Most Interesting Vending Machines in Kansai

ByJustin Hanus
Apr 19, 2021

Most Interesting Vending Machines in Kansai

One fascinating facet of Japanese culture is the prevalence of vending machines. Virtually anywhere you go, you’ll find them — many offering products you’d never see in the vending machines of your home country. Kansai is no exception to this phenomenon.

Gacha Toys

A few years ago, gacha toy vending machines came to Terminal 2 in Kansai International Airport. The vending machines allow you to assemble your own capsule toy by following a video (there are instructions in multiple languages). It’s a great way to make a souvenir before you head home.


If you’re out and about and it starts raining without warning, there’s nothing more useful than an umbrella vending machine. It’s actually surprising that these don’t exist everywhere. In Nishi Ward, Osaka, you can even pick up a free rental umbrella from one of several vending machines owned by DyDo (a beverage company). Once you’ve finished with the umbrella, you’re asked to return it to the vending machine for others to use.

Alcoholic Drinks

The challenge of an alcohol vending machine is, of course, the age restriction. To make sure only consumers who are legally allowed to purchase alcohol using the machines, special ID card readers are attached. In fact, this technology is so widespread that you’ll find these vending machines all over Kansai.

Cartons of Eggs

A poultry farm in Osaka near Deto Station sells some of its produce through an egg vending machine. Don’t worry — the eggs won’t crack. After you pay, a door opens, and you remove your carton.

Printer Ink

There’s a vending machine in Den Den Town, Osaka, that, at first glance, appears to be a cigarette vending machine. Look closer, and you’ll see it has since been transformed into a printer ink cartridge vending machine for those printer ink emergencies.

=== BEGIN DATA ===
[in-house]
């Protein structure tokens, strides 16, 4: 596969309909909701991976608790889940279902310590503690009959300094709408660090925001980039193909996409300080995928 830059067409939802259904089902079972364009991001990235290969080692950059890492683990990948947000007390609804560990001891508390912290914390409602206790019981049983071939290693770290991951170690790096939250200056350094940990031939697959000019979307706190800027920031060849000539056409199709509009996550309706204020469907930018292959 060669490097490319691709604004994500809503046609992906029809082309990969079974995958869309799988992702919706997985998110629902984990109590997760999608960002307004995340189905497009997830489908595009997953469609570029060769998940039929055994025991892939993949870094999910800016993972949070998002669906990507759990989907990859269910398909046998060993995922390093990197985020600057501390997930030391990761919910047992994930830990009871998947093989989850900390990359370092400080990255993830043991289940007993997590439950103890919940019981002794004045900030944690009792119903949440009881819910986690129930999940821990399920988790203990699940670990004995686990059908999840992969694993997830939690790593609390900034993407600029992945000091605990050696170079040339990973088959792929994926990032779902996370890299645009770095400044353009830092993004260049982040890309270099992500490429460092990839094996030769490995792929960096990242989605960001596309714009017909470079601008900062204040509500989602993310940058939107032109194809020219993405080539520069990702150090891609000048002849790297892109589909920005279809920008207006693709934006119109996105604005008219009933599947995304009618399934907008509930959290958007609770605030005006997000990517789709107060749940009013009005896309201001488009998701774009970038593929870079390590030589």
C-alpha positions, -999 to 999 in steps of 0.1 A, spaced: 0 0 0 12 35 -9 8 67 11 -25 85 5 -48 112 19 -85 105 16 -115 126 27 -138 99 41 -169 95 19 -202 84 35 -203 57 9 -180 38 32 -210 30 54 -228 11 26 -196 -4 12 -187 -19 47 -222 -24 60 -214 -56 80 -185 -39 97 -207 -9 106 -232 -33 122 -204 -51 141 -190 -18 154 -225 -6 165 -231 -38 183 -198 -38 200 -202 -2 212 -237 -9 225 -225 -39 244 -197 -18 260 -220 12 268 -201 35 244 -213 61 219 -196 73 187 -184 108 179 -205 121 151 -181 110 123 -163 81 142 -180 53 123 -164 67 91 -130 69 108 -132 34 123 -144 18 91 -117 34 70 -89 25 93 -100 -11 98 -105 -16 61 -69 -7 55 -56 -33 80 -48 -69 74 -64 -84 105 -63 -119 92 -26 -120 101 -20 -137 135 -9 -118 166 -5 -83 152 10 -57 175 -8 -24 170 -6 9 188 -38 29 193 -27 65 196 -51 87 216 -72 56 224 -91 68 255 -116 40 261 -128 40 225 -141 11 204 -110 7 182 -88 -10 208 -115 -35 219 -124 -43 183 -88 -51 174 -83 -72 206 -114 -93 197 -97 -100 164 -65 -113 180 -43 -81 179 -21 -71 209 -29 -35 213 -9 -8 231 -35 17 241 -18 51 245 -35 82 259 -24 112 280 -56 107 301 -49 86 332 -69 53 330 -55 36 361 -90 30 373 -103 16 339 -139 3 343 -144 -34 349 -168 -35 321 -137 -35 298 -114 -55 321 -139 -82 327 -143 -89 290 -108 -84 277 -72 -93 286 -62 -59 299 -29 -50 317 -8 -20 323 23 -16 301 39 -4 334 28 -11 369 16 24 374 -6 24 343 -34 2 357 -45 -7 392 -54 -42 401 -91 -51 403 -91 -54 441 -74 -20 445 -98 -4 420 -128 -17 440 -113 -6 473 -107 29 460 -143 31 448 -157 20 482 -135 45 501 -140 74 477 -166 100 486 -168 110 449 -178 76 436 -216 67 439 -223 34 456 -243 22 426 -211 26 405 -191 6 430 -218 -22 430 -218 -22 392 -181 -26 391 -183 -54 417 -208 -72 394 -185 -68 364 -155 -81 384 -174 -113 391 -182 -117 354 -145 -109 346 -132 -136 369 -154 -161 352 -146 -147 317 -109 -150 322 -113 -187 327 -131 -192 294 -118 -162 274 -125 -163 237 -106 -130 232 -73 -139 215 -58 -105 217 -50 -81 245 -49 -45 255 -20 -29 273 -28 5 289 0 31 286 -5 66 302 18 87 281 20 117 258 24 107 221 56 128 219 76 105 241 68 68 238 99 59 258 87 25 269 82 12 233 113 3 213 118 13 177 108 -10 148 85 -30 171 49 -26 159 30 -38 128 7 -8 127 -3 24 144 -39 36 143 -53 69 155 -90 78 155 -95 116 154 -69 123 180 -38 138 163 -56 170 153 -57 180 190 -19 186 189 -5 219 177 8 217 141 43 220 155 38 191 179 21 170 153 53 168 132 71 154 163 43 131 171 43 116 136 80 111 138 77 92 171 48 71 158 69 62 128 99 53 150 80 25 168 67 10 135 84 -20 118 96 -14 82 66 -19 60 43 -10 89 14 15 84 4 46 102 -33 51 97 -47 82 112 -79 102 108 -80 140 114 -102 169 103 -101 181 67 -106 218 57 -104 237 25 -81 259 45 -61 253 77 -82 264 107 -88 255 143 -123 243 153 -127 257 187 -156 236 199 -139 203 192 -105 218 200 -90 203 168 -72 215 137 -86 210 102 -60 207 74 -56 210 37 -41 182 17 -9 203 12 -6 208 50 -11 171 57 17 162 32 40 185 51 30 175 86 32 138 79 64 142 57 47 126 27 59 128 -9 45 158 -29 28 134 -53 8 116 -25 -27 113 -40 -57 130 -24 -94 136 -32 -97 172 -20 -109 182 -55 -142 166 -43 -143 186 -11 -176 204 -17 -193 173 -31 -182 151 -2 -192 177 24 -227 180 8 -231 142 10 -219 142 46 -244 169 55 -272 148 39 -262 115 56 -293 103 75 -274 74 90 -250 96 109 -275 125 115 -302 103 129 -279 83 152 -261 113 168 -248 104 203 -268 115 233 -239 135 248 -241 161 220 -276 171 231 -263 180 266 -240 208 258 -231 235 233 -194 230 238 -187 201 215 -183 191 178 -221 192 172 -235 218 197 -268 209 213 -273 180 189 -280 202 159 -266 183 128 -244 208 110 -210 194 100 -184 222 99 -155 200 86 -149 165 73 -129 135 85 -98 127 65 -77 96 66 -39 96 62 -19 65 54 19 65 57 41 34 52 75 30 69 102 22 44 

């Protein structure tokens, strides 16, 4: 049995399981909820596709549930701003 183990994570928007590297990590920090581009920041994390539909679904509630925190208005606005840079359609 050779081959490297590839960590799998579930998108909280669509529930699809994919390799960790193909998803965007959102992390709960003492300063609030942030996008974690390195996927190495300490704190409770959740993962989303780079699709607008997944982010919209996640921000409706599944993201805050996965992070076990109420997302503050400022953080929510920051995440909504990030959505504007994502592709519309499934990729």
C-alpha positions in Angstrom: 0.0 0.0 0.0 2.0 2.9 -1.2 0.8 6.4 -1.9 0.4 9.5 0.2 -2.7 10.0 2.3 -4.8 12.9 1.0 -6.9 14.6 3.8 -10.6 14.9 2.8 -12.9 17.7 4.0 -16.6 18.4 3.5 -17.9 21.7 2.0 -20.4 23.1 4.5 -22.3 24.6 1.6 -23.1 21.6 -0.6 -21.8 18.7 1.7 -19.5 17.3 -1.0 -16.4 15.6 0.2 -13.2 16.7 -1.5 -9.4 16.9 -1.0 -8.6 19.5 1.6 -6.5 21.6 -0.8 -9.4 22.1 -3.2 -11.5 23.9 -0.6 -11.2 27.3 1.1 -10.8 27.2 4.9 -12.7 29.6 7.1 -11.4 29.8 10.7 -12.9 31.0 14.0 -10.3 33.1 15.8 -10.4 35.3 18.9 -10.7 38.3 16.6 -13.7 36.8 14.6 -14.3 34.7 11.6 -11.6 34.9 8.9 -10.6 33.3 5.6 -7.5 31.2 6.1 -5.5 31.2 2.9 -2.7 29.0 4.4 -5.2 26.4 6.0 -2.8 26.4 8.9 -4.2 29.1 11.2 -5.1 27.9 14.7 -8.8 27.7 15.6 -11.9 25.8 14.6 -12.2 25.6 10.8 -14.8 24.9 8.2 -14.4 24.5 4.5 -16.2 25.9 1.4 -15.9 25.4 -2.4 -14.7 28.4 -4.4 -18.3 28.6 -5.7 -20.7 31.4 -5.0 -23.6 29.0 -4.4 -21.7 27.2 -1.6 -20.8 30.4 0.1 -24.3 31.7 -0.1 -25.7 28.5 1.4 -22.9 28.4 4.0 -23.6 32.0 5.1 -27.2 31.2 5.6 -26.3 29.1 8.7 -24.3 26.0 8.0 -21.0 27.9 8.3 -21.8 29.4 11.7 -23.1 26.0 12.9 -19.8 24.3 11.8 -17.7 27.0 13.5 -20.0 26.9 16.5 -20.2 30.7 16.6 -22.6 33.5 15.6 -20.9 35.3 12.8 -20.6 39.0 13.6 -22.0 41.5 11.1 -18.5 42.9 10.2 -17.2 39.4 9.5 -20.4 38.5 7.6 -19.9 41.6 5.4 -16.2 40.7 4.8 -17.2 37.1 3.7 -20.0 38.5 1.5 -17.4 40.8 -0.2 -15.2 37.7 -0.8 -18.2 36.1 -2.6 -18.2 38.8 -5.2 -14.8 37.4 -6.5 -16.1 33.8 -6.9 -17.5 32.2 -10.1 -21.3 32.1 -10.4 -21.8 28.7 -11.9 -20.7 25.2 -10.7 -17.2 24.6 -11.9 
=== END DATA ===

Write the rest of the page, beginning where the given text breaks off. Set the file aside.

A type of soup stock, dashi is an essential ingredient for many Japanese dishes. You can pick some up from the vending machine in Osaka near Korien Station if you run out.


Usually, the appeal of vending machines is that you see what’s inside and can’t resist. Not so with the surprise vending machines near Osaka Central Wholesale Market. The set of vending machines are priced at 10 yen and 50 yen. Most give you drinks, but some also have treats like candy. Whereas most of the machines are complete mysteries (you have no idea what they contain), others have a transparent front, meaning you can see the options, but the product you receive will be random.

Often, these vending machines give you a much better deal than if you purchased the product at a store (or from a regular vending machine). The product often costs much less than what you’d normally pay, although there’s always the risk you’ll receive something you don’t like!

The pricing of the items is what it is; the vending machines located here are owned by a wholesaler who uses them to sell products with damaged packaging and items that are nearing their expiration date, so you know.

So while you are spending your time in Kansai, stay on the lookout for these vending machines. They’re a great way to use up some of the change that’s burning a hole in your pocket.

Kyle Hasegawa, CC BY 2.0, via Wikimedia Commons

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